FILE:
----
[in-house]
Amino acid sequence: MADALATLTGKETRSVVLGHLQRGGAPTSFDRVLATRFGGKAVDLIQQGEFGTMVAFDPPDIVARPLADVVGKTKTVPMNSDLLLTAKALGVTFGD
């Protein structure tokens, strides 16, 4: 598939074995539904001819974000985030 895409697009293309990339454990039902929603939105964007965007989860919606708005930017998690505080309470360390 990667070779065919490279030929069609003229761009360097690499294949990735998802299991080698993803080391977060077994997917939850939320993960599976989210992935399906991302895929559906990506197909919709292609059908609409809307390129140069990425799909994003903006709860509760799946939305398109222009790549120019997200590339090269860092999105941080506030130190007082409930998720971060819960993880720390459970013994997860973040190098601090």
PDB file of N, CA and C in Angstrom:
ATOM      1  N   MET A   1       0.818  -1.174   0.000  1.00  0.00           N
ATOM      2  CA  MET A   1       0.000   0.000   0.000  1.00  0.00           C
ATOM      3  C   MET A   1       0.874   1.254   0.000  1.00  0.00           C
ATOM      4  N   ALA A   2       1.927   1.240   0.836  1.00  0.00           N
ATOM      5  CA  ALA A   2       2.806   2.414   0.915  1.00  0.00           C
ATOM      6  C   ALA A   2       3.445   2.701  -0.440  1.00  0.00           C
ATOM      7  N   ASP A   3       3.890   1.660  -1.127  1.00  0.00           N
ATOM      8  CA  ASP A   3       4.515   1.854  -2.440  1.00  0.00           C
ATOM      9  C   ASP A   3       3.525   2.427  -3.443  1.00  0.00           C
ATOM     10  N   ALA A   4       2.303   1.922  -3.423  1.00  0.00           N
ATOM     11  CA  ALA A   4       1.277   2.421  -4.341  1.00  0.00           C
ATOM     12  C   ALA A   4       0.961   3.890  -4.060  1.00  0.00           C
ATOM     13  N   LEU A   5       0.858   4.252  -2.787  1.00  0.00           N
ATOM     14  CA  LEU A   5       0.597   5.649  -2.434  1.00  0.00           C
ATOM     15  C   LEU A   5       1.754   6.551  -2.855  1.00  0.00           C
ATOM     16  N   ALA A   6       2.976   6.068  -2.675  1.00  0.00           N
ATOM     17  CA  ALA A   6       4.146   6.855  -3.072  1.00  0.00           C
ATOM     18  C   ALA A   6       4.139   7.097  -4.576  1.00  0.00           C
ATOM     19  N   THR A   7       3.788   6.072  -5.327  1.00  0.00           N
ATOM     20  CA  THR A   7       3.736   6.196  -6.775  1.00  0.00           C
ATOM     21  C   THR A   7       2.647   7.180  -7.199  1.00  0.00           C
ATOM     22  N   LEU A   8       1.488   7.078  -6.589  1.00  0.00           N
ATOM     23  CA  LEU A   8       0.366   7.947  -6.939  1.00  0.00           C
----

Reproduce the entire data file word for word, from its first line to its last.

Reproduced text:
[in-house]
Amino acid sequence: MADALATLTGKETRSVVLGHLQRGGAPTSFDRVLATRFGGKAVDLIQQGEFGTMVAFDPPDIVARPLADVVGKTKTVPMNSDLLLTAKALGVTFGD
């Protein structure tokens, strides 16, 4: 598939074995539904001819974000985030 895409697009293309990339454990039902929603939105964007965007989860919606708005930017998690505080309470360390 990667070779065919490279030929069609003229761009360097690499294949990735998802299991080698993803080391977060077994997917939850939320993960599976989210992935399906991302895929559906990506197909919709292609059908609409809307390129140069990425799909994003903006709860509760799946939305398109222009790549120019997200590339090269860092999105941080506030130190007082409930998720971060819960993880720390459970013994997860973040190098601090």
PDB file of N, CA and C in Angstrom:
ATOM      1  N   MET A   1       0.818  -1.174   0.000  1.00  0.00           N
ATOM      2  CA  MET A   1       0.000   0.000   0.000  1.00  0.00           C
ATOM      3  C   MET A   1       0.874   1.254   0.000  1.00  0.00           C
ATOM      4  N   ALA A   2       1.927   1.240   0.836  1.00  0.00           N
ATOM      5  CA  ALA A   2       2.806   2.414   0.915  1.00  0.00           C
ATOM      6  C   ALA A   2       3.445   2.701  -0.440  1.00  0.00           C
ATOM      7  N   ASP A   3       3.890   1.660  -1.127  1.00  0.00           N
ATOM      8  CA  ASP A   3       4.515   1.854  -2.440  1.00  0.00           C
ATOM      9  C   ASP A   3       3.525   2.427  -3.443  1.00  0.00           C
ATOM     10  N   ALA A   4       2.303   1.922  -3.423  1.00  0.00           N
ATOM     11  CA  ALA A   4       1.277   2.421  -4.341  1.00  0.00           C
ATOM     12  C   ALA A   4       0.961   3.890  -4.060  1.00  0.00           C
ATOM     13  N   LEU A   5       0.858   4.252  -2.787  1.00  0.00           N
ATOM     14  CA  LEU A   5       0.597   5.649  -2.434  1.00  0.00           C
ATOM     15  C   LEU A   5       1.754   6.551  -2.855  1.00  0.00           C
ATOM     16  N   ALA A   6       2.976   6.068  -2.675  1.00  0.00           N
ATOM     17  CA  ALA A   6       4.146   6.855  -3.072  1.00  0.00           C
ATOM     18  C   ALA A   6       4.139   7.097  -4.576  1.00  0.00           C
ATOM     19  N   THR A   7       3.788   6.072  -5.327  1.00  0.00           N
ATOM     20  CA  THR A   7       3.736   6.196  -6.775  1.00  0.00           C
ATOM     21  C   THR A   7       2.647   7.180  -7.199  1.00  0.00           C
ATOM     22  N   LEU A   8       1.488   7.078  -6.589  1.00  0.00           N
ATOM     23  CA  LEU A   8       0.366   7.947  -6.939  1.00  0.00           C